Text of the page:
California has so far managed to avoid the mistake made by Alabama, Arizona and other states that have sought to enact local immigration laws even though that is an area that is rightly the responsibility of the federal government. But that may soon change.
A bipartisan effort led by Assemblyman Felipe Fuentes (D-Sylmar) and Mike Madrid, a former political director of the state Republican Party, hopes to place the California Opportunity and Prosperity Act, or COPA, on the November ballot. The proposal would allow undocumented immigrants who have been in the state since 2007, have no criminal record, speak English and are employed and pay taxes to join a state immigration registry. California officials would then submit that list to federal authorities, asking them to make those immigrants a low priority for deportation.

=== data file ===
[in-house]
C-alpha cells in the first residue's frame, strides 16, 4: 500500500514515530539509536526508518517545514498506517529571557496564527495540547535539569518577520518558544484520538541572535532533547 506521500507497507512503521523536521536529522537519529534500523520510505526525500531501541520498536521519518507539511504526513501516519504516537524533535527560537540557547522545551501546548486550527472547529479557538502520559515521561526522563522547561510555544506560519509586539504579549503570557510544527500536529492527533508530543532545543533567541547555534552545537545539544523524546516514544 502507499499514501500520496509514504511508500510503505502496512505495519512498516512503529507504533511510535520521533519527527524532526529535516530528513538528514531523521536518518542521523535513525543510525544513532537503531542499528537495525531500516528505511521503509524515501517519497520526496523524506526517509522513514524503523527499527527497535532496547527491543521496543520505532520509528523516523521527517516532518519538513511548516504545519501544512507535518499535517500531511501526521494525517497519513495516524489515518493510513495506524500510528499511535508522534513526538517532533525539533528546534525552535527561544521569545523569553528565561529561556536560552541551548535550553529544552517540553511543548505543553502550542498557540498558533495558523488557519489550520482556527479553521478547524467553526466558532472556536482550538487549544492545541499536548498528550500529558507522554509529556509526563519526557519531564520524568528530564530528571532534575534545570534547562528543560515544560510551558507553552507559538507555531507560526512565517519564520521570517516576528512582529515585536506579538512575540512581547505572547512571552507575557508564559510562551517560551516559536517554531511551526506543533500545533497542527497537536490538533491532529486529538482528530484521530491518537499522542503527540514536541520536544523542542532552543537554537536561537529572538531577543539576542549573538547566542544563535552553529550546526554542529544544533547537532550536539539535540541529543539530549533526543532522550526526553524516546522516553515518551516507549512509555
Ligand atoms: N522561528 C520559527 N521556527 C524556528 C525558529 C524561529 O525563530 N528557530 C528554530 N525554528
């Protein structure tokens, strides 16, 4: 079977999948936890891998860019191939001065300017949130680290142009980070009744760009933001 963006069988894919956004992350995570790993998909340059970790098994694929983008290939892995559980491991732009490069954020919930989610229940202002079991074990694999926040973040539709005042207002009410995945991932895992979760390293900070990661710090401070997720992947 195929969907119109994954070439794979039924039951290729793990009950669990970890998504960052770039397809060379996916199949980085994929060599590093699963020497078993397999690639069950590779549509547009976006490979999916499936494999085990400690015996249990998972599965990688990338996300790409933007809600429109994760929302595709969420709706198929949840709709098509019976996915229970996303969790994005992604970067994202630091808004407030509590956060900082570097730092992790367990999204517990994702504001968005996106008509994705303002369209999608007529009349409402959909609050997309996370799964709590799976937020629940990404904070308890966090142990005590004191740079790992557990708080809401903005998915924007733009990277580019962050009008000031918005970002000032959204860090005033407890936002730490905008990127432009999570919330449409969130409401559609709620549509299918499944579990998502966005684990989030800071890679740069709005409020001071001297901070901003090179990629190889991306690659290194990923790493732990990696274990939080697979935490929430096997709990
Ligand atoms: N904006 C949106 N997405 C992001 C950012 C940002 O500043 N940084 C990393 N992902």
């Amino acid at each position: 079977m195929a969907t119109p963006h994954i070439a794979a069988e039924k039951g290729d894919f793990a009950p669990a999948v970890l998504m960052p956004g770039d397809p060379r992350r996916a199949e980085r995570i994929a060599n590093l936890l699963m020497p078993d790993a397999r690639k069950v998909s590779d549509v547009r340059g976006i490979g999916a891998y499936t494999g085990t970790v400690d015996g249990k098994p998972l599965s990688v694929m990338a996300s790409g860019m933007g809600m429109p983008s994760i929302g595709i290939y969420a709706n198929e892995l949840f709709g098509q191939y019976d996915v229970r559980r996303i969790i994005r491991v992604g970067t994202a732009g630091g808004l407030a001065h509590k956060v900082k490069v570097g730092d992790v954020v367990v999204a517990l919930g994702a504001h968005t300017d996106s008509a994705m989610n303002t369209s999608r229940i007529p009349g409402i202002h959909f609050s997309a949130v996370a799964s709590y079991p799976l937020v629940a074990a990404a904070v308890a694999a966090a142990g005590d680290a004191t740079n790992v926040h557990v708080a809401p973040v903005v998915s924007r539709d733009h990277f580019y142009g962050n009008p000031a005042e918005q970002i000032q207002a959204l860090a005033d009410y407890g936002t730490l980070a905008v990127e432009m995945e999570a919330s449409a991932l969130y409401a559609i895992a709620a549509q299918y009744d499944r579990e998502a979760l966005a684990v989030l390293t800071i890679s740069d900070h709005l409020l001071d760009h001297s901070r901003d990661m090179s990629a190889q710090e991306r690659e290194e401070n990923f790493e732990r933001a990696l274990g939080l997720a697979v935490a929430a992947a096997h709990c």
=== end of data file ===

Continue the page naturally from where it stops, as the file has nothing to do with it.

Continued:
Supporters argue that COPA wouldn't conflict with federal law because it wouldn't prevent enforcement efforts. Rather, they say, it is simply a request that the Obama administration stick to the priorities it announced last year. The administration vowed to focus its enforcement efforts on illegal immigrants with criminal histories given that it doesn't have the resources to deport all of the estimated 11 million illegal immigrants believed to be living in the United States.